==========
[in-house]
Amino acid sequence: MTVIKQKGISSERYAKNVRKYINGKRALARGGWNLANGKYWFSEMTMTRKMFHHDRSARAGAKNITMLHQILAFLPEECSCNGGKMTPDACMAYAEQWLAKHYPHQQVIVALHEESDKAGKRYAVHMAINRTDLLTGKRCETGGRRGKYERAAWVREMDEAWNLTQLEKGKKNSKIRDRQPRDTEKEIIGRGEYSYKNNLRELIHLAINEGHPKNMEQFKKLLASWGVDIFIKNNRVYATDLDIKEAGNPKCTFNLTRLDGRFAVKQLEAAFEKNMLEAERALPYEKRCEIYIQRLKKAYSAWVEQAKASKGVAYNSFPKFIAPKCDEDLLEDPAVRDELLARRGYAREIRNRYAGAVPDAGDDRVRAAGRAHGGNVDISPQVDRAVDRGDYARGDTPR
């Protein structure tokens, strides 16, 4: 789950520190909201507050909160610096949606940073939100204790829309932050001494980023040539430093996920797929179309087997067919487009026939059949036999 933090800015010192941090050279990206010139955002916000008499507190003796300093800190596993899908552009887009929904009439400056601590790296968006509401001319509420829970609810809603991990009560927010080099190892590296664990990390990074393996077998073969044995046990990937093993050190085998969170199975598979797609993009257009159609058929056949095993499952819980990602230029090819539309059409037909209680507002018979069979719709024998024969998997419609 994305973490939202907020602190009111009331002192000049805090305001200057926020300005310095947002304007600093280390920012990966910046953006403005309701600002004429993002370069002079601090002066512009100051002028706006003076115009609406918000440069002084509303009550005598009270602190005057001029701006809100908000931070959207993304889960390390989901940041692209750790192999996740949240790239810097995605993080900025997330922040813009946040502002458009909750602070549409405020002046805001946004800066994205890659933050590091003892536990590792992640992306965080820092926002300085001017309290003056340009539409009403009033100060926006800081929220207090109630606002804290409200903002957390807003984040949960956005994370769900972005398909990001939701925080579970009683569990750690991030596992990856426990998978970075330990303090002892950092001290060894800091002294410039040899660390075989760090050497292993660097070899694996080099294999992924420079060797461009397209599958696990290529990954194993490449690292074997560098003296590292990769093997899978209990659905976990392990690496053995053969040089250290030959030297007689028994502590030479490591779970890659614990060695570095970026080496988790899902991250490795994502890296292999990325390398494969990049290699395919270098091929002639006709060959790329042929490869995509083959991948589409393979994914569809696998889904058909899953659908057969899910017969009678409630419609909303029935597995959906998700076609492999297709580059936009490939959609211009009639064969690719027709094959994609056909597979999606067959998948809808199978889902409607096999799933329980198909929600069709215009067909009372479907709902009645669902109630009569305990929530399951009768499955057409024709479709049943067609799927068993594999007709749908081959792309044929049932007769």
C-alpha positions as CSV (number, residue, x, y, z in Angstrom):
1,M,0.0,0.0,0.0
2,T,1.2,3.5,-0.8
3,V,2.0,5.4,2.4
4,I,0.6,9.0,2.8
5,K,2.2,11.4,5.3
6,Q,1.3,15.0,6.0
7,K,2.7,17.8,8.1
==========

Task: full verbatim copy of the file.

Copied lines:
[in-house]
Amino acid sequence: MTVIKQKGISSERYAKNVRKYINGKRALARGGWNLANGKYWFSEMTMTRKMFHHDRSARAGAKNITMLHQILAFLPEECSCNGGKMTPDACMAYAEQWLAKHYPHQQVIVALHEESDKAGKRYAVHMAINRTDLLTGKRCETGGRRGKYERAAWVREMDEAWNLTQLEKGKKNSKIRDRQPRDTEKEIIGRGEYSYKNNLRELIHLAINEGHPKNMEQFKKLLASWGVDIFIKNNRVYATDLDIKEAGNPKCTFNLTRLDGRFAVKQLEAAFEKNMLEAERALPYEKRCEIYIQRLKKAYSAWVEQAKASKGVAYNSFPKFIAPKCDEDLLEDPAVRDELLARRGYAREIRNRYAGAVPDAGDDRVRAAGRAHGGNVDISPQVDRAVDRGDYARGDTPR
């Protein structure tokens, strides 16, 4: 789950520190909201507050909160610096949606940073939100204790829309932050001494980023040539430093996920797929179309087997067919487009026939059949036999 933090800015010192941090050279990206010139955002916000008499507190003796300093800190596993899908552009887009929904009439400056601590790296968006509401001319509420829970609810809603991990009560927010080099190892590296664990990390990074393996077998073969044995046990990937093993050190085998969170199975598979797609993009257009159609058929056949095993499952819980990602230029090819539309059409037909209680507002018979069979719709024998024969998997419609 994305973490939202907020602190009111009331002192000049805090305001200057926020300005310095947002304007600093280390920012990966910046953006403005309701600002004429993002370069002079601090002066512009100051002028706006003076115009609406918000440069002084509303009550005598009270602190005057001029701006809100908000931070959207993304889960390390989901940041692209750790192999996740949240790239810097995605993080900025997330922040813009946040502002458009909750602070549409405020002046805001946004800066994205890659933050590091003892536990590792992640992306965080820092926002300085001017309290003056340009539409009403009033100060926006800081929220207090109630606002804290409200903002957390807003984040949960956005994370769900972005398909990001939701925080579970009683569990750690991030596992990856426990998978970075330990303090002892950092001290060894800091002294410039040899660390075989760090050497292993660097070899694996080099294999992924420079060797461009397209599958696990290529990954194993490449690292074997560098003296590292990769093997899978209990659905976990392990690496053995053969040089250290030959030297007689028994502590030479490591779970890659614990060695570095970026080496988790899902991250490795994502890296292999990325390398494969990049290699395919270098091929002639006709060959790329042929490869995509083959991948589409393979994914569809696998889904058909899953659908057969899910017969009678409630419609909303029935597995959906998700076609492999297709580059936009490939959609211009009639064969690719027709094959994609056909597979999606067959998948809808199978889902409607096999799933329980198909929600069709215009067909009372479907709902009645669902109630009569305990929530399951009768499955057409024709479709049943067609799927068993594999007709749908081959792309044929049932007769």
C-alpha positions as CSV (number, residue, x, y, z in Angstrom):
1,M,0.0,0.0,0.0
2,T,1.2,3.5,-0.8
3,V,2.0,5.4,2.4
4,I,0.6,9.0,2.8
5,K,2.2,11.4,5.3
6,Q,1.3,15.0,6.0
7,K,2.7,17.8,8.1